‘Tis the season of new beginnings, casting off bad habits and (re)committing to good ones for good. More than anything, it’s the thrill of imagining a future brighter somehow than the one you’re in. But actually realizing that future? Not many of us get that far.
Natalie Lin, founder of the intrepid Kinetic ensemble, remembers feeling that first thrill in the fall of 2014, when the 16-player conductor-less chamber group was little more than a thought. A violinist originally from New Zealand, she had just arrived in Houston to embark on a doctoral degree at the Shepherd School of Music.
“Starting Kinetic was very scary and something I never envisioned myself doing,” Lin recalls. “It was kind of ironic, really, because I came to learn how to teach and how to do academia…It was a really exciting change of direction for me, but, at the time, it was just an idea.”
Kinetic launched its first full season in 2015 and has managed not only to survive, but also mature in a way that’s rare for young, new music ensembles in Houston, which often slip off the radar after year one. Benjamin Britten, a composer not often beloved in Houston (Houston Grand Opera cut their Britten cycle short in 2013, replacing it with Show Boat), has happily grown to be a trademark name on any Kinetic program. Since Kinetic’s first concert together, the group has almost completed Britten’s entire cycle of string orchestra work.
“His works are pretty representative of Kinetic’s style,” Lin says, rhapsodizing his musical language and delicate use of string instrument texture. “There’s something about Britten that is very physical when you play it, you can tell he was thinking about the motion—up bows and down bows—that translates really well into a live performance.”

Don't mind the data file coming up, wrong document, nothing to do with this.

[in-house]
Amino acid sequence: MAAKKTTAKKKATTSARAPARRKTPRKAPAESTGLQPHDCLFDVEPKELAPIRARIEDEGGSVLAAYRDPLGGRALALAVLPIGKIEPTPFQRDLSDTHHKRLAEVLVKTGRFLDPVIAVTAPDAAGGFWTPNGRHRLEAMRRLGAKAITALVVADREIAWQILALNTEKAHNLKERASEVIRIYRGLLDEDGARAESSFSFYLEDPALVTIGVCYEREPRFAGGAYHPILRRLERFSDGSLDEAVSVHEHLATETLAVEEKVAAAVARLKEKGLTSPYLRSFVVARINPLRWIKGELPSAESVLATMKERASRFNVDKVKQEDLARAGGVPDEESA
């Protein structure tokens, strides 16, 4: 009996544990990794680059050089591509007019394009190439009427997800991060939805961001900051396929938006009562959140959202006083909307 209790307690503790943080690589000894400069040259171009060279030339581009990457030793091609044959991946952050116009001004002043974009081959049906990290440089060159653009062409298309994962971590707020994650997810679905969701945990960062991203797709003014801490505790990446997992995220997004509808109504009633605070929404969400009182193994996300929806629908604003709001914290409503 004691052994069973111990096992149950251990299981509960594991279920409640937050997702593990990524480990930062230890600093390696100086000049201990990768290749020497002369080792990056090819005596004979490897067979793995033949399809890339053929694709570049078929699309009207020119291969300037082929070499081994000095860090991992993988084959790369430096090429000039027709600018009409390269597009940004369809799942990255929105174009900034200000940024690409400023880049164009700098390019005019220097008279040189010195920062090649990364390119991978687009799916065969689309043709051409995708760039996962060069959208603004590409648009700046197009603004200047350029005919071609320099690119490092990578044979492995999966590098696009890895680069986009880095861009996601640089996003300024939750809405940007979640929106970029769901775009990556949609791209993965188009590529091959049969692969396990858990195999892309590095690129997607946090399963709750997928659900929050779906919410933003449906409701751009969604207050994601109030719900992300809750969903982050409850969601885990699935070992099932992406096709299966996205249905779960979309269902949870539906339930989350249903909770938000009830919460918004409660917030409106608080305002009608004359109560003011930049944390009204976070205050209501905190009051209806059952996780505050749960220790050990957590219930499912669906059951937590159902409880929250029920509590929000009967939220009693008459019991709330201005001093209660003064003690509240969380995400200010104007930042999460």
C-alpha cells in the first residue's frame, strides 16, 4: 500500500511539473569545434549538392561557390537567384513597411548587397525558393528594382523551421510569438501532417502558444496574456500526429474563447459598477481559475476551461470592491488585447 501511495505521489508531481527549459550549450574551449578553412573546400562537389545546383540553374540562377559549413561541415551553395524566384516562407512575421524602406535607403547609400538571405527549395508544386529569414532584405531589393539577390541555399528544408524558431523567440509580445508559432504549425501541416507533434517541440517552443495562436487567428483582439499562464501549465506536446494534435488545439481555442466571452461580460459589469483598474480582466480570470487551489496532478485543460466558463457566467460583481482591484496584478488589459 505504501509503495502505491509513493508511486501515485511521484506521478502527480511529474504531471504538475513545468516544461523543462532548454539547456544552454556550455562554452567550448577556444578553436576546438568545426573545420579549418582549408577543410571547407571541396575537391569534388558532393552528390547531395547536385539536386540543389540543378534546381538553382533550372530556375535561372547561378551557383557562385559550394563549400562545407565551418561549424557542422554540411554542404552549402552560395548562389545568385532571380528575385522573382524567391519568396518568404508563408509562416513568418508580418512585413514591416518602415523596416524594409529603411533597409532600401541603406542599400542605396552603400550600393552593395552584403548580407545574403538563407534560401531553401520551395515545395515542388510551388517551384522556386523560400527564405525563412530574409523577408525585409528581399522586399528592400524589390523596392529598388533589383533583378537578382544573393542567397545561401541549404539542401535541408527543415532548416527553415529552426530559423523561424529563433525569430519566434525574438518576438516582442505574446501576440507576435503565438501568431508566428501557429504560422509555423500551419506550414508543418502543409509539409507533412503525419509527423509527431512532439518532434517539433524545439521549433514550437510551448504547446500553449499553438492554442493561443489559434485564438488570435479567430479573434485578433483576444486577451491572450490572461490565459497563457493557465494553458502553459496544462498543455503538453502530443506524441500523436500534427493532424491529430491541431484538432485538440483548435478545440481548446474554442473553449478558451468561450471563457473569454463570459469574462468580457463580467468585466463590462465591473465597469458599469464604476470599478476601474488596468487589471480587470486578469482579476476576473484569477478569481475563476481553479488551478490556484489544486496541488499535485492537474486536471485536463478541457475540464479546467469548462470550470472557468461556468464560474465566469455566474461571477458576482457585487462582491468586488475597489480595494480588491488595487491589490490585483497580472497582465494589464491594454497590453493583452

True to form, Kinetic’s upcoming “Inner Voices” concert on January 21 stars Britten’s Serenade for Tenor, Horn and Strings, which will feature soloists Christopher Bozeka and Robert Johnson on a program with Edward Elgar, Ralph Vaughan Williams, and Anna Clyne.
“The way that the horn and the tenor interact with the strings is really beautiful, and even though they’re soloists, it really feels like they’re totally part of the ensemble,” Lin says.
Britten’s Serenade marks both continuity and growth for Kinetic. Without a conductor, having a tight ensemble has always been vital—a space where the balance between collaboration and individuality add certain spontaneity to any performance. But Kinetic couldn’t have afforded soloists three years ago, when even the core musicians were volunteering their time.
“That was the challenge in the first year,” Lin remembers. “Every year is scary in a different way.”
To get to a second (and third) season, Lin’s chief focus was figuring out how to grow Kinetic’s budget. A Kickstarter campaign largely funded by out-of-town friends and family initially got Kinetic off the ground, but soon the hype of being new simmered down and Lin had to find a way to make the group sustainable. That meant shifting the support base to Houston.
“That transition is hard, [but] now we’re seeing that a lot of people who support us are Houston locals,” Lin says. “There’s a really amazing community of artists and art organizations.”
Since Kinetic took off in 2015, Lin says she’s enjoyed watching other groups do the same, like the similarly bold new music ensemble Loop38. Looking back, Lin’s advice for anyone pressing on after the shininess of new beginnings fades away is simple.
“I didn’t know what I was getting myself into or how much work it would take,” Lin says, shaking her head. “But I think for anybody starting something, I think just be determined about the passion that you have and figuring out how to communicate that passion to people around you.”